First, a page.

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2 Aug 2018

Levels of nitrogen fall during car-free event

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Two thirds of cyclists regularly face road risks due to "close passing" by drivers

RideLondon data proves link between car-free days and clean air

Posted on in Cycles News , Outdoor News

Data collected during the RideLondon event has shown that the annual car-free event has a positive impact on the level of air pollution in the capital.

Visual analytics professor Jo Wood has combined the results of the past six years to demonstrate the effects of the event on the environment.


Represented by the red lines on the graph, the nitrogen level is significantly lower than average during the times when the RideLondon event has taken place for the last six years, with peaks occurring once traffic has been allowed to resume.

On twitter where the results were published Wood commented: "Six years of conclusive evidence that if you would like to breathe clean air, you need to radically reduce polluting vehicles in urban settings."

Elsewhere in Europe the idea of car-free days has become more popular. Just last week Paris announced driving bans in big parts of Paris for almost all petrol engined vehicles thanks to recorded high ozone levels in the capital.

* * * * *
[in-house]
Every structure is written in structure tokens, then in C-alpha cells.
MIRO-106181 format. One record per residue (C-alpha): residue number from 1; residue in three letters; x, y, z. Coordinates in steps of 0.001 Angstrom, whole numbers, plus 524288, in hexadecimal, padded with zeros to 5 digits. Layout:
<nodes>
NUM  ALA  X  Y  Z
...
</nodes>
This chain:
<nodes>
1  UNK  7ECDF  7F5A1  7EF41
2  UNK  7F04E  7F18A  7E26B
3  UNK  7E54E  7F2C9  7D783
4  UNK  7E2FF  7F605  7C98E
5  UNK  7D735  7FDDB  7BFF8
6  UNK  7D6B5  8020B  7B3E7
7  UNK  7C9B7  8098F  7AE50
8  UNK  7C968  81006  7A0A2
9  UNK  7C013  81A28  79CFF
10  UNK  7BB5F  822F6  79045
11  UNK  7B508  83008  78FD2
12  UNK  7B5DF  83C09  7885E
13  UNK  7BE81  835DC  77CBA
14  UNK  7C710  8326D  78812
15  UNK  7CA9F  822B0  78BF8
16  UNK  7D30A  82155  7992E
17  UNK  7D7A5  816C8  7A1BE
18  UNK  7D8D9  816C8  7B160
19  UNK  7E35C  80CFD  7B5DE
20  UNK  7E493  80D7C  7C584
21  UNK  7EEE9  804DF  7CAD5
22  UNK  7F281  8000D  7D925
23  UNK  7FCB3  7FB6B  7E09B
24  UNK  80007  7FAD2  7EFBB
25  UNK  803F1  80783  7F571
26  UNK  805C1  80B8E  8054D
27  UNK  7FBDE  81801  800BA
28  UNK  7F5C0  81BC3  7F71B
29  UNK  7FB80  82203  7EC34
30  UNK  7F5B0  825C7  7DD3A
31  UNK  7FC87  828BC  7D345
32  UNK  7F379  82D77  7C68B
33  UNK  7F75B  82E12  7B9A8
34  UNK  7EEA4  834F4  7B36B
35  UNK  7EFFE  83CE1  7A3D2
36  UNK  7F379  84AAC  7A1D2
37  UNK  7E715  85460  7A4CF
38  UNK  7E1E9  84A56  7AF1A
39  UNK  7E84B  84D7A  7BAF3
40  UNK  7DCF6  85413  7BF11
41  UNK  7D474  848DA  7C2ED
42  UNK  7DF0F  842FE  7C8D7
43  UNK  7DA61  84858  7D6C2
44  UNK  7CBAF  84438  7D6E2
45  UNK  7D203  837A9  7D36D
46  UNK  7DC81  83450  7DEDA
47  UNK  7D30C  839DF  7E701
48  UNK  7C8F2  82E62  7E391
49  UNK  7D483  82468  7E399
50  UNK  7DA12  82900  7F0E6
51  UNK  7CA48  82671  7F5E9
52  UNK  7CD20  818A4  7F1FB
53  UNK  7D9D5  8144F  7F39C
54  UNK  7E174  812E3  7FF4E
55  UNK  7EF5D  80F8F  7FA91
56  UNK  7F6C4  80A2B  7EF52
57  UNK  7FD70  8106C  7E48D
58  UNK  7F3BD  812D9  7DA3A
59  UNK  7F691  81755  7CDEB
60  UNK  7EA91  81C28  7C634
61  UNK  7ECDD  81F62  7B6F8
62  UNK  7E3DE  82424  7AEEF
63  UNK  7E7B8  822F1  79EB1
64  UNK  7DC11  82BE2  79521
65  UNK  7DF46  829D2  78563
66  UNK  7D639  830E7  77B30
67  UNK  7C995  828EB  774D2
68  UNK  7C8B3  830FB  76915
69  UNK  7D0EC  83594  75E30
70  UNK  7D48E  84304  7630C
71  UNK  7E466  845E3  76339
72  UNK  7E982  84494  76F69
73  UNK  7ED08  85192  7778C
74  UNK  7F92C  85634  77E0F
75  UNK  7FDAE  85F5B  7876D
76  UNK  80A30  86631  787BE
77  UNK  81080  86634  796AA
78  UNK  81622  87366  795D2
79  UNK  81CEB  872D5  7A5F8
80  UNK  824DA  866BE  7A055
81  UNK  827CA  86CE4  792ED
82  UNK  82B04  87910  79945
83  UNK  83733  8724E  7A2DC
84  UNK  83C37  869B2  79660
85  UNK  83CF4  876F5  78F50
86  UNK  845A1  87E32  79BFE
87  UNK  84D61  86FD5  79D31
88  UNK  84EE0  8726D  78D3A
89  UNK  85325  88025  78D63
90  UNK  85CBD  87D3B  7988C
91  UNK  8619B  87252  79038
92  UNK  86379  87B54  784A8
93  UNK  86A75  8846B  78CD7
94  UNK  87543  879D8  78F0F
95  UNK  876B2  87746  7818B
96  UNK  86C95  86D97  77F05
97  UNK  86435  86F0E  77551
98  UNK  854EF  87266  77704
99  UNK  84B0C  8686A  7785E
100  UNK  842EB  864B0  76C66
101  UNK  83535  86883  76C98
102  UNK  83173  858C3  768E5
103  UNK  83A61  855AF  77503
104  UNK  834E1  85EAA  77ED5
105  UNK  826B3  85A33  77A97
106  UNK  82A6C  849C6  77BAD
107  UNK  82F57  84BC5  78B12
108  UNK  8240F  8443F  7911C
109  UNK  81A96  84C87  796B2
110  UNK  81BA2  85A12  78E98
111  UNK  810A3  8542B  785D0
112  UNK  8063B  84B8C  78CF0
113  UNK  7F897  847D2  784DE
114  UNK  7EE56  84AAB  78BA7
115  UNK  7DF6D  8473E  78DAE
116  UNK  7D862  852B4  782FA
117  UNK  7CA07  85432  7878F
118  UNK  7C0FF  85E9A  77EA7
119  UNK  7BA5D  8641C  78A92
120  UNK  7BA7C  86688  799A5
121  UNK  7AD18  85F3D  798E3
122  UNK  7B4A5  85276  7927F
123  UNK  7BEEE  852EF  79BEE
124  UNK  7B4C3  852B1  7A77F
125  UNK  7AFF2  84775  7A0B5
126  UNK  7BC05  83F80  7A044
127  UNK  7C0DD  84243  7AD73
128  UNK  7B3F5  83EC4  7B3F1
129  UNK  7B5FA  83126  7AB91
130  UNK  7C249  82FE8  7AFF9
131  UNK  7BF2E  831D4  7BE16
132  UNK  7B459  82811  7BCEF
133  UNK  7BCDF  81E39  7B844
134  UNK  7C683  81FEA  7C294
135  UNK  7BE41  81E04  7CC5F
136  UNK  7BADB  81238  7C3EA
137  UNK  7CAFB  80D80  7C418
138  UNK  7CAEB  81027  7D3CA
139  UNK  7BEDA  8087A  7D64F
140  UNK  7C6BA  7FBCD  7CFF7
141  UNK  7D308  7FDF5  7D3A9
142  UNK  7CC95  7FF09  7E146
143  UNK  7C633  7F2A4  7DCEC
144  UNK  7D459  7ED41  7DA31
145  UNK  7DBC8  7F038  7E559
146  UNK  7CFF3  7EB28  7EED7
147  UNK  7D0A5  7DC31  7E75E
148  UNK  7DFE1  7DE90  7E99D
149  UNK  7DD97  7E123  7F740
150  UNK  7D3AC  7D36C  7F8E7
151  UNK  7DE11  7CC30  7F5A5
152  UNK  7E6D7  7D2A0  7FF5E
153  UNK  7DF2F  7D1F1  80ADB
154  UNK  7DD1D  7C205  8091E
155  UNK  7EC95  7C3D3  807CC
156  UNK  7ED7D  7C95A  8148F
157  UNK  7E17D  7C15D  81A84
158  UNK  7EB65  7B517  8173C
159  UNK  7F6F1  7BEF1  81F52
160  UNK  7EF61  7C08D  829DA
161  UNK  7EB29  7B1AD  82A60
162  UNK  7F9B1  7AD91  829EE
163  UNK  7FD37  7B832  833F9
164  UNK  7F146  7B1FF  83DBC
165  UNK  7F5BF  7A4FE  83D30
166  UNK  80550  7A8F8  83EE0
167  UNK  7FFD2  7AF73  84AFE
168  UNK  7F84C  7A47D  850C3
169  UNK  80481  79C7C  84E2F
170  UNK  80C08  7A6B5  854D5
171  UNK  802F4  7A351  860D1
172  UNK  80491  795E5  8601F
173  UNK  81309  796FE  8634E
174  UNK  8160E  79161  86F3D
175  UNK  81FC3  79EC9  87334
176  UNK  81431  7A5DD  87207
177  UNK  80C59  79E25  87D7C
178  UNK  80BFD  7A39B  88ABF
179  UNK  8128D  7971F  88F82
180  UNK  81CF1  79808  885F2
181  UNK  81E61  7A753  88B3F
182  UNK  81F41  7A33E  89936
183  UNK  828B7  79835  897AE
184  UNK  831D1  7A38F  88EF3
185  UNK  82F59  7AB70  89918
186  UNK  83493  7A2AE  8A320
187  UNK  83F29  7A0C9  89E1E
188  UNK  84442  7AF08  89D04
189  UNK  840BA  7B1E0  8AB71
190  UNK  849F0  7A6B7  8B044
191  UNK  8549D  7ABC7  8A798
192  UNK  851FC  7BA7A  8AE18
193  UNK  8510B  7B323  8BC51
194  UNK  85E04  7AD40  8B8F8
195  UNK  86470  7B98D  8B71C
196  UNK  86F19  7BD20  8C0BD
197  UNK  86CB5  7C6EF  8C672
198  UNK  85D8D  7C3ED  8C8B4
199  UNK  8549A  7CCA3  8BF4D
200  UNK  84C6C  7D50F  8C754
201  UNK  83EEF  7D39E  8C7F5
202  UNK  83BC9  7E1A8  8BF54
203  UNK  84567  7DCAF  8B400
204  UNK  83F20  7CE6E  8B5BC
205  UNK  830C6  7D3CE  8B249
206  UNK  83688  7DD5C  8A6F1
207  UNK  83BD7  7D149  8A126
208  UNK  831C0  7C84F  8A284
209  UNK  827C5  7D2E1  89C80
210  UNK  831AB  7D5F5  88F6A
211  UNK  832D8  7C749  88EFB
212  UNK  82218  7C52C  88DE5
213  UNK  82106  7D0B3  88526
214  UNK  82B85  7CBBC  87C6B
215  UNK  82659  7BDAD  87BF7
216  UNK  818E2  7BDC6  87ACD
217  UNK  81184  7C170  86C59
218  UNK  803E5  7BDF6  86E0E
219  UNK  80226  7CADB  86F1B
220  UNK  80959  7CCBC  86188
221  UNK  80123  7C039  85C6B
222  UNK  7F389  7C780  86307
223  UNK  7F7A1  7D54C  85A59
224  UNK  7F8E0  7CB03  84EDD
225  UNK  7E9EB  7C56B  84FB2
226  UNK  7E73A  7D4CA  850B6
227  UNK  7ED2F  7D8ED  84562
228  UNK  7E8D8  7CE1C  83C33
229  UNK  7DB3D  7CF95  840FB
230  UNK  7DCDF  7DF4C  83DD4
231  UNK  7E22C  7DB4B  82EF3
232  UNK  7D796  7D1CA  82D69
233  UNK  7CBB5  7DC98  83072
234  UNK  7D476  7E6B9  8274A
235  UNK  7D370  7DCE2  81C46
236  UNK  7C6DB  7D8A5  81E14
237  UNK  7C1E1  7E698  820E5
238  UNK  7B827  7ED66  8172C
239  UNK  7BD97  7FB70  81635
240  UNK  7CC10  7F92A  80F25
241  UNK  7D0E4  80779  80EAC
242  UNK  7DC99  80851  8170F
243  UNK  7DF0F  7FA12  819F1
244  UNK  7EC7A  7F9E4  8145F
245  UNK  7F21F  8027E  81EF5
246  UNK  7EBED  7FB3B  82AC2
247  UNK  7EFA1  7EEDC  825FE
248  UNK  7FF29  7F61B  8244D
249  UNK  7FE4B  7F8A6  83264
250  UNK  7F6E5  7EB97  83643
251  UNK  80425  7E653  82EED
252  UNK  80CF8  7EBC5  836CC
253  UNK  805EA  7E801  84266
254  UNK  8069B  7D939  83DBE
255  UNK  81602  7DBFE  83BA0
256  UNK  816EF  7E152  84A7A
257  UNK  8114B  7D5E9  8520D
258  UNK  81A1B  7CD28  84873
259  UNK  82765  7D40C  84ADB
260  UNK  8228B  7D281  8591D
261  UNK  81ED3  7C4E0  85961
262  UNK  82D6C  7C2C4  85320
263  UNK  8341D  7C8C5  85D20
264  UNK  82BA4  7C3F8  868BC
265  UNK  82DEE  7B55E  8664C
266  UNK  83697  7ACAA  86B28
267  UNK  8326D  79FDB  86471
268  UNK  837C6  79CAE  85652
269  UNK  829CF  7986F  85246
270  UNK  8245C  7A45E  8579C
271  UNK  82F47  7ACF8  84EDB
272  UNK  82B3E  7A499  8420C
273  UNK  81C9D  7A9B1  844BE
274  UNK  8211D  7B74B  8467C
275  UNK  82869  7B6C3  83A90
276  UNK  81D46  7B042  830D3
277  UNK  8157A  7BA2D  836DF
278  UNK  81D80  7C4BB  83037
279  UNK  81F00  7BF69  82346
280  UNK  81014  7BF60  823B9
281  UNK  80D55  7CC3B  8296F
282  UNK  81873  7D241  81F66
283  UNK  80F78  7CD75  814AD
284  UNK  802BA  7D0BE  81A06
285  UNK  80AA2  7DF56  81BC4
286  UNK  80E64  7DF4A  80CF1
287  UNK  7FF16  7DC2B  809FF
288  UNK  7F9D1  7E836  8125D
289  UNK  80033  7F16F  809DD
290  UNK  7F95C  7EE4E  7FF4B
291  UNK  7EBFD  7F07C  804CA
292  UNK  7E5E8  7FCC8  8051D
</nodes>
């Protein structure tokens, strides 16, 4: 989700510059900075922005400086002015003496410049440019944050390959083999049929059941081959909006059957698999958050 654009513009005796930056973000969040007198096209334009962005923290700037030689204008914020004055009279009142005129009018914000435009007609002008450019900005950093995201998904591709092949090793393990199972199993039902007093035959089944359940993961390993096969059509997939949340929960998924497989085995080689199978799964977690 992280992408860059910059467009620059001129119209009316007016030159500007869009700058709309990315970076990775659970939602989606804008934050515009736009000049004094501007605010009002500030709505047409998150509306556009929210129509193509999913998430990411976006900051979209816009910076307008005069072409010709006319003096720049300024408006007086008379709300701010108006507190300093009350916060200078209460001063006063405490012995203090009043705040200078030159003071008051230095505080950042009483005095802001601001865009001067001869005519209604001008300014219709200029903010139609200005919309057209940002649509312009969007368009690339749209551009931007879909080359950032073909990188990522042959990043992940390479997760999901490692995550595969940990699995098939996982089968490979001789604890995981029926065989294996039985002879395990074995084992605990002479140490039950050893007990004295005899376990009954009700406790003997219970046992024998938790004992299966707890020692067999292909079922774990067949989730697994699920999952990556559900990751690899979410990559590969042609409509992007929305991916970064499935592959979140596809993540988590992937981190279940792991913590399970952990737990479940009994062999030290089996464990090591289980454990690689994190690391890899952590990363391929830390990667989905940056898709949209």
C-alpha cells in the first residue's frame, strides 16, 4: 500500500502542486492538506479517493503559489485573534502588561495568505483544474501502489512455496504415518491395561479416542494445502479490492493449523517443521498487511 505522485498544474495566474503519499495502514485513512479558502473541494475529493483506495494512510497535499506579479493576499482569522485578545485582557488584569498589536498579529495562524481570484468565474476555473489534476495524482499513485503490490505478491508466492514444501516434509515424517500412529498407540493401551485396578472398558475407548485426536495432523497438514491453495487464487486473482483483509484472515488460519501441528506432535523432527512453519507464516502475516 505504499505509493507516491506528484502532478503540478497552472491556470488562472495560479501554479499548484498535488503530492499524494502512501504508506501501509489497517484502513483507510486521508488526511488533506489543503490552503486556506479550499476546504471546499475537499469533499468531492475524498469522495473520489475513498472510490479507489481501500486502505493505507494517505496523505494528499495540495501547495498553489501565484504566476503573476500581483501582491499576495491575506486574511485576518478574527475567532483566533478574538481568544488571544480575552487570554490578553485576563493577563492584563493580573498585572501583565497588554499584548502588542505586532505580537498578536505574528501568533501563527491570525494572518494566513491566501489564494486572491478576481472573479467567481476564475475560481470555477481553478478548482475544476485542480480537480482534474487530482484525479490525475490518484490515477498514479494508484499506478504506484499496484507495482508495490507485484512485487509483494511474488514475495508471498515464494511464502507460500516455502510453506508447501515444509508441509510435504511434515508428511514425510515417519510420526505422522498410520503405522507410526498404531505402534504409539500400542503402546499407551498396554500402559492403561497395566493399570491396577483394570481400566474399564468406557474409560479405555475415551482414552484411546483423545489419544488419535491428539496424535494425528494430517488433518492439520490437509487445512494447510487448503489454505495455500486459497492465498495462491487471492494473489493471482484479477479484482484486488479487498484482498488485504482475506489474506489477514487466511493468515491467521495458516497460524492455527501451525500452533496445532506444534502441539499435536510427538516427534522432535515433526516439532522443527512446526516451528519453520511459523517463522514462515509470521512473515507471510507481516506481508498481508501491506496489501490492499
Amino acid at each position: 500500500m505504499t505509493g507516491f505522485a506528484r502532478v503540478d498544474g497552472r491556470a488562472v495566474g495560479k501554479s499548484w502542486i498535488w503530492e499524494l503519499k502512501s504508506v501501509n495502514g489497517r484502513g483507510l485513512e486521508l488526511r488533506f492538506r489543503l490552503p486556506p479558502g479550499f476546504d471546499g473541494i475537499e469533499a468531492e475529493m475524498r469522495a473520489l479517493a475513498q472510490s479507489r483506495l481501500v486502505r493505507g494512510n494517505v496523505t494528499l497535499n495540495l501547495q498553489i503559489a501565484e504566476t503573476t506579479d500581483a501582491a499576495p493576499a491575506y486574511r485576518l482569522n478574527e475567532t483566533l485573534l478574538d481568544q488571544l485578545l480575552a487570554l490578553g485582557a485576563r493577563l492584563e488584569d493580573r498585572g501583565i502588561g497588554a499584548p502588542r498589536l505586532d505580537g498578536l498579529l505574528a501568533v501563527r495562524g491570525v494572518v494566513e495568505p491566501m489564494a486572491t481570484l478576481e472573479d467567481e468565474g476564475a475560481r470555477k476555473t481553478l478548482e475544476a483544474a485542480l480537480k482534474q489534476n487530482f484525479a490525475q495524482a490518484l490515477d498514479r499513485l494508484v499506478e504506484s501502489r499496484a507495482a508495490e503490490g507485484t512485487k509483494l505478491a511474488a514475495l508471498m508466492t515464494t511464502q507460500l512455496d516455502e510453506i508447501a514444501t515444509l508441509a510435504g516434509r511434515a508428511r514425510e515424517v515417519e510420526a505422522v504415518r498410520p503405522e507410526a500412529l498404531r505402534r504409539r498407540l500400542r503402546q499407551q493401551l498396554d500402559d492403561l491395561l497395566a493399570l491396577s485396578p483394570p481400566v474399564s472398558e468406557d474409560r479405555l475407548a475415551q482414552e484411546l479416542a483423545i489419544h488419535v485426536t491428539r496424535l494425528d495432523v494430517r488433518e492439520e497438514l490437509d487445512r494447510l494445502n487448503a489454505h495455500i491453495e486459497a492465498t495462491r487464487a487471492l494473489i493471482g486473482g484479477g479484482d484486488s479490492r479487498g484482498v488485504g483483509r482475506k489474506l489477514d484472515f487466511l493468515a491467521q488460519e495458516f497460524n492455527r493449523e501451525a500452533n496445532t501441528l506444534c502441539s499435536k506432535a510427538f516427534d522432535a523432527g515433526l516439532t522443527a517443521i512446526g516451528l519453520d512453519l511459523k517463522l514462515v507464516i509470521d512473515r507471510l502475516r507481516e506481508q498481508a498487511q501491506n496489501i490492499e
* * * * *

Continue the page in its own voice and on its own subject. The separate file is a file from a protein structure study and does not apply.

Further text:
Activation of the ‘environmental zone' for the Greater Paris area where over 12 million people live means that only petrol engines registered from 1997 and diesel passenger cars registered from 2006 may enter this zone. The rules are even stricter for buses, trucks and motorhomes with only vehicles registered from 01.10.2009 are still permitted to drive within the environmental zone. Breaking the rules results in fines up to 375 euro.

During the air pollution peak, there is a discounted day ticket for local public transport and the use of bicycles, and e-bikes in particular are encouraged.

Next to traffic congestion, rising air pollution levels are regarded as to bring a big push to the development and use of electric vehicles.


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